Residents of Kaua'i got a devastating lesson in El Niņo physics on Nov. 23, 1982, when Iwa, a Category 1 hurricane, formed in waters warmed by El Niņo weather conditions and slammed into the northwestern side of the Garden Isle. The edge of the hurricane also swept along the Wai'anae Coast.
Packing winds of up to 110 mph, Iwa sent roofs flying, toppled small aircraft, downed power lines and forced the evacuation of 7,000 people.
Three deaths were attributed to the violent storm: a Navy man broke his neck when he hit a safety cable after a large wave rocked his ship, and two women were killed in a traffic accident caused by malfunctioning traffic lights.
On Kaua'i, more than 6,000 people were forced from their homes by powerful winds and record-high waves. Tourists were moved to temporary shelters as the waves flooded hotels on the south shore.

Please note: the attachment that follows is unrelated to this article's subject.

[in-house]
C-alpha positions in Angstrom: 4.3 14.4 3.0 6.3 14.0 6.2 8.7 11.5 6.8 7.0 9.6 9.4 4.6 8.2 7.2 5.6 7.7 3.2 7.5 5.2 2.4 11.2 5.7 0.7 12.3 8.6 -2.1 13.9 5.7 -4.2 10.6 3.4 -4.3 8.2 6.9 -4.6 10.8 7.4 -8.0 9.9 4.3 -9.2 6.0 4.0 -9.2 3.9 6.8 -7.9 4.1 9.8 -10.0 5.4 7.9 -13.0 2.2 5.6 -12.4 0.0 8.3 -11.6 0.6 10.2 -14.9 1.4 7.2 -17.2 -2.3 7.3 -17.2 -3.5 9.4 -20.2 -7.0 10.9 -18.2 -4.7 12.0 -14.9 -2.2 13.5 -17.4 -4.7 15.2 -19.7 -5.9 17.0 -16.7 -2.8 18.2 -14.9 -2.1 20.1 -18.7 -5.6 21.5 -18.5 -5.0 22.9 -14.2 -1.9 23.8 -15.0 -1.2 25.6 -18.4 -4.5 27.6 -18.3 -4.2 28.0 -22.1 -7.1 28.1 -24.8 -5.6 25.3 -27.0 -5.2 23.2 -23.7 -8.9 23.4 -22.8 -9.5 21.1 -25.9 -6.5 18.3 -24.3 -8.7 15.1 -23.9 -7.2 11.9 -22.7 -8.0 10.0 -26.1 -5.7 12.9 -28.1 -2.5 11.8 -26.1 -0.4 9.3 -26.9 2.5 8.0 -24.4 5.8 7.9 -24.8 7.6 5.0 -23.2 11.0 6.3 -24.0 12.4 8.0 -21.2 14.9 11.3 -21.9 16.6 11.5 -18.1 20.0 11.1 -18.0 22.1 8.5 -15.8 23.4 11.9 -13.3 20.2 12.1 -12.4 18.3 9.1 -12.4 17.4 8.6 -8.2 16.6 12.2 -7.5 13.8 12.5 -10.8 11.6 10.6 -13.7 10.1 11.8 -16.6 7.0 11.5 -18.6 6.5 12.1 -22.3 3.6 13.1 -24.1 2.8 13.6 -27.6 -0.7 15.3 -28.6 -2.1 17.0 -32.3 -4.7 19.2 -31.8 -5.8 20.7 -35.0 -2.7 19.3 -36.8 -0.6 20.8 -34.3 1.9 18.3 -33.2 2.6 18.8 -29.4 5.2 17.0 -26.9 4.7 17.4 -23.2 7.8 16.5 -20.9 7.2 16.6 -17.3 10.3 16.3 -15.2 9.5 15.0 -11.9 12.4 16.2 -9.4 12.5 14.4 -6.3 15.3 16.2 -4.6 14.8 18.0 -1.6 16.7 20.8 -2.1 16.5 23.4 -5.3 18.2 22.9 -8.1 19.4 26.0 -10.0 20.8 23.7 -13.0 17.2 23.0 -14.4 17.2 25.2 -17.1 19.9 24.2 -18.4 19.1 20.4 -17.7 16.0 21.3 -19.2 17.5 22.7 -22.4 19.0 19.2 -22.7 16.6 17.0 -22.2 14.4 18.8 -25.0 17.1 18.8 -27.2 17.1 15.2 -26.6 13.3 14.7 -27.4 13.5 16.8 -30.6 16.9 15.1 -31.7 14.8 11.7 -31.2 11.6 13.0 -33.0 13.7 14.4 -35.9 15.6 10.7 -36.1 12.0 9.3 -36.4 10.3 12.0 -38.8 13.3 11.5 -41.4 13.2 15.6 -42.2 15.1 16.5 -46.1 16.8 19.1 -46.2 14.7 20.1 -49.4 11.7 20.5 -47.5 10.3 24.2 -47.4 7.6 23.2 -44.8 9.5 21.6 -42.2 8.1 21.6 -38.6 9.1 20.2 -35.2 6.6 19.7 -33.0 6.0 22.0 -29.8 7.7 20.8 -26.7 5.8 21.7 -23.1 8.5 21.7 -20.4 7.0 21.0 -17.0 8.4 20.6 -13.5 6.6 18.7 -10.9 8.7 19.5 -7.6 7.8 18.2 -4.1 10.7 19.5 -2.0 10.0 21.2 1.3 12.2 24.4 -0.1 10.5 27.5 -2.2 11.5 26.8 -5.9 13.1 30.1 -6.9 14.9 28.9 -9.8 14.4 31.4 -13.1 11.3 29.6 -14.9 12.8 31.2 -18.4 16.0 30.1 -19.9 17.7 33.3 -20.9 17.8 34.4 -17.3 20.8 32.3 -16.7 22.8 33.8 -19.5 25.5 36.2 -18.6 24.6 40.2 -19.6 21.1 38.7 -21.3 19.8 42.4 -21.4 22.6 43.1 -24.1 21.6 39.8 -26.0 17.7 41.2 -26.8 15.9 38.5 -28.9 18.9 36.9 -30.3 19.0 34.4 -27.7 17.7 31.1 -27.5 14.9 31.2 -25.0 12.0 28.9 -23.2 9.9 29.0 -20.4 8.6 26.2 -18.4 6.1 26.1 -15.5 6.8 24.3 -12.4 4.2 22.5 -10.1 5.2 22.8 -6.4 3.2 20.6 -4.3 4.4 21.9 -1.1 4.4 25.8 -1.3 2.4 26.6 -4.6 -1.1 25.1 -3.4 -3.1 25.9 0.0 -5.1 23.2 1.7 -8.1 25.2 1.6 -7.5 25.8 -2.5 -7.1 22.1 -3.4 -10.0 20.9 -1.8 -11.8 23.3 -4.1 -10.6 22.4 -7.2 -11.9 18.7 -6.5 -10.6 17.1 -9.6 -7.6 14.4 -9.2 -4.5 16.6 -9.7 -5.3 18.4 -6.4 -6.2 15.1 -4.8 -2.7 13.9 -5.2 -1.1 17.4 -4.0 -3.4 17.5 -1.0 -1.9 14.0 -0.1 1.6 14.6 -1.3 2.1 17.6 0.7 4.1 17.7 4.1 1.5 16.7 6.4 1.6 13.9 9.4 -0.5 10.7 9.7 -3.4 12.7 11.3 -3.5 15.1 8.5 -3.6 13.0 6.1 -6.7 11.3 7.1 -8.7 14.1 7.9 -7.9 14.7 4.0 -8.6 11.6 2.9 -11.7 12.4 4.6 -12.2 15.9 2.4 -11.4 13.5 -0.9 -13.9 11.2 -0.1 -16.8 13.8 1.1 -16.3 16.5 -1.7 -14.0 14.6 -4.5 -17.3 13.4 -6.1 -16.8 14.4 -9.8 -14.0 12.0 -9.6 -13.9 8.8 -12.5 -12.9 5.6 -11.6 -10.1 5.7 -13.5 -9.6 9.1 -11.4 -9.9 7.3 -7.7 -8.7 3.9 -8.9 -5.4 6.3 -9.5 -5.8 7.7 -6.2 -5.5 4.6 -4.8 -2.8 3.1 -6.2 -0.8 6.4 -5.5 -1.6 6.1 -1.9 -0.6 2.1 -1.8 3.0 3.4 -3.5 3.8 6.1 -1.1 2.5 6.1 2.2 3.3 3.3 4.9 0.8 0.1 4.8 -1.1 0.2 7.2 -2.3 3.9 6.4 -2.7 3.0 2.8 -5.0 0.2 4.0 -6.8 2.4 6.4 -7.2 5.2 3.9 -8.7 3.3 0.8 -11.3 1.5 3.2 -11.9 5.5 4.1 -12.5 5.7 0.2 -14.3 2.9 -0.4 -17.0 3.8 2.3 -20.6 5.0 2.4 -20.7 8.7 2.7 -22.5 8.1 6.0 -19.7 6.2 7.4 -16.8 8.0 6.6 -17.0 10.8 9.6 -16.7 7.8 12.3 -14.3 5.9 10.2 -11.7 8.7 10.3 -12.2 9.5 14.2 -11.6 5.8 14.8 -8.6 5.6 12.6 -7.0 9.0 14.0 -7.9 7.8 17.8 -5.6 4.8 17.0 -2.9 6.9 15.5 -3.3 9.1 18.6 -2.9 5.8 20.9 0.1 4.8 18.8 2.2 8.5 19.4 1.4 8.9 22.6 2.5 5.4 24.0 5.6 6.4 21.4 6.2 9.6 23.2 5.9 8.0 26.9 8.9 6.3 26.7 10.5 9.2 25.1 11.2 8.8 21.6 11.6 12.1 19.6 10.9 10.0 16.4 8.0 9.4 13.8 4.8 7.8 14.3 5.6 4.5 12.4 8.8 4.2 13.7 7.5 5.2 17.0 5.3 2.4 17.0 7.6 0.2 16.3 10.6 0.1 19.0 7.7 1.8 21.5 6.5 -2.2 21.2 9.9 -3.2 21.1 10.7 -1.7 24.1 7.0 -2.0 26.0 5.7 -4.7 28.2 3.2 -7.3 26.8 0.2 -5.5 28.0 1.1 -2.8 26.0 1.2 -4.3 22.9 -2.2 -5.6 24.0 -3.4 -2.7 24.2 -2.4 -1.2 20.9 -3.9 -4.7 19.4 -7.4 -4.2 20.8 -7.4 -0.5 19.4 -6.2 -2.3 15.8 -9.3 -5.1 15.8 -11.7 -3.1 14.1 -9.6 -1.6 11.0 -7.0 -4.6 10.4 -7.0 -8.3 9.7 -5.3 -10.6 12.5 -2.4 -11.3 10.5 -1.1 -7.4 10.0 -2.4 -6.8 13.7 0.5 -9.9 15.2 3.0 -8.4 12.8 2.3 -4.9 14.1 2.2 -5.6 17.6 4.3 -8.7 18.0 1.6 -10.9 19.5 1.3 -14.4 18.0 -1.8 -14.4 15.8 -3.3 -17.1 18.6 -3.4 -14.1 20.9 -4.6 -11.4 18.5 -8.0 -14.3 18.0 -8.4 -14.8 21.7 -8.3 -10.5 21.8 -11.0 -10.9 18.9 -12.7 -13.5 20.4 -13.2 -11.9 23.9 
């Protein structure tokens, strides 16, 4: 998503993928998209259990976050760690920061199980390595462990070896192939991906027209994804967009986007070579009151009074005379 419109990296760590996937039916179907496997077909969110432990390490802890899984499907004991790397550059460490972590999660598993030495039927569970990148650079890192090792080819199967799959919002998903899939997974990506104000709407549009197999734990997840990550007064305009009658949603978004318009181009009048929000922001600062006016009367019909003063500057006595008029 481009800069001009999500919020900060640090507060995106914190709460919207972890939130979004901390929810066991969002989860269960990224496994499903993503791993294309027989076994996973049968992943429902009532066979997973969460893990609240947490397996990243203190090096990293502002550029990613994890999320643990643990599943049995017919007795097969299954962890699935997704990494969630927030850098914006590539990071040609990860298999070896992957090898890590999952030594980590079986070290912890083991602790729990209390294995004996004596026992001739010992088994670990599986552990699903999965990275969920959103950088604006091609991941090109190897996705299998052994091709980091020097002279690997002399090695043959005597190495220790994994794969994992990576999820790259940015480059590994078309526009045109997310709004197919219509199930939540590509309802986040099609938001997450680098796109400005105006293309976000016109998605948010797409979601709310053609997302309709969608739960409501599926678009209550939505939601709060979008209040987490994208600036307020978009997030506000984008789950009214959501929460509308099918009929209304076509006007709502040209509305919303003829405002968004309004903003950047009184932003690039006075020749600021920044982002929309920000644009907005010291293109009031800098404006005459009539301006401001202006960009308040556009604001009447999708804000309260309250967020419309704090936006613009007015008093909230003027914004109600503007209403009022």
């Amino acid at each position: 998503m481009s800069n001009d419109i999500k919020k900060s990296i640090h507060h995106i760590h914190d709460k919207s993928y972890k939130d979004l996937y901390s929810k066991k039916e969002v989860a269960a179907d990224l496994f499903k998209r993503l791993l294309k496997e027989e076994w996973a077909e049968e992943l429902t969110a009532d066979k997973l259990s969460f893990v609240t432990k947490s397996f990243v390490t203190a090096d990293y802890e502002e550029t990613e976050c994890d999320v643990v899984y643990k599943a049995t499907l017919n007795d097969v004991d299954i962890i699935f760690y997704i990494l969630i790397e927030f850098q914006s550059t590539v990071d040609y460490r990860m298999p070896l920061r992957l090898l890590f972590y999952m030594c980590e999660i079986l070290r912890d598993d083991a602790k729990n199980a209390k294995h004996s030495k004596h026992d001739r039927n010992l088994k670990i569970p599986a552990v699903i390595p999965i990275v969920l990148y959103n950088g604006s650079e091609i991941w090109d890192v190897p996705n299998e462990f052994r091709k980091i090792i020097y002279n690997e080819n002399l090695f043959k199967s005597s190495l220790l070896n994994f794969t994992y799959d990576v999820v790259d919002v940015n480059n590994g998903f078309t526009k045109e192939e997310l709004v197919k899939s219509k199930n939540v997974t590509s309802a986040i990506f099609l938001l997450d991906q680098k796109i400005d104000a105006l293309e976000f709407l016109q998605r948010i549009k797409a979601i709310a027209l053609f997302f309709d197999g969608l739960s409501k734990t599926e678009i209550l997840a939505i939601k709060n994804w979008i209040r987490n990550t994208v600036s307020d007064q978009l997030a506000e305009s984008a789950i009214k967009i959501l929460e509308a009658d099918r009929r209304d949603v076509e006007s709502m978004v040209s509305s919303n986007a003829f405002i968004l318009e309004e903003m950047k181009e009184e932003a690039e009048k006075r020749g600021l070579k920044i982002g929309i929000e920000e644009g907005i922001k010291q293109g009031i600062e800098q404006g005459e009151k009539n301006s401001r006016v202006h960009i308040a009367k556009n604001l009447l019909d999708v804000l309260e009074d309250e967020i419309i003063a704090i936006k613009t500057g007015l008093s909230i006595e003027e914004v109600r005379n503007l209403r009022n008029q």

As The Advertiser reported the next day, "Gusts grew ever stronger past nightfall, each blast tearing free tree limbs and building parts. The wailing, booming wind was accompanied by the harsh grating of roofing iron on pavement and the tearing sound of trees being ripped apart."
Electrical failures left all of Kaua'i and nearly all of O'ahu without electricity for several hours. It would take weeks for power to be restored in all areas.
On O'ahu, residents of the Wai'anae Coast were stranded when Farrington Highway was closed because of high surf and debris.
The impact of the hurricane also underscored Hawai'i's geographic isolation. All of the major television stations and every radio station on Kaua'i and O'ahu were off the air. Phone and data communications between islands and with the Mainland were cut for several hours, and airports on both islands were shut down.
Within days, Gov. George Ariyoshi declared Kaua'i, O'ahu and Ni'ihau major disaster areas; President Reagan also declared the state a federal disaster area. The earliest estimates put the damage at upwards of $20 million. The final tally would be nearly $200 million.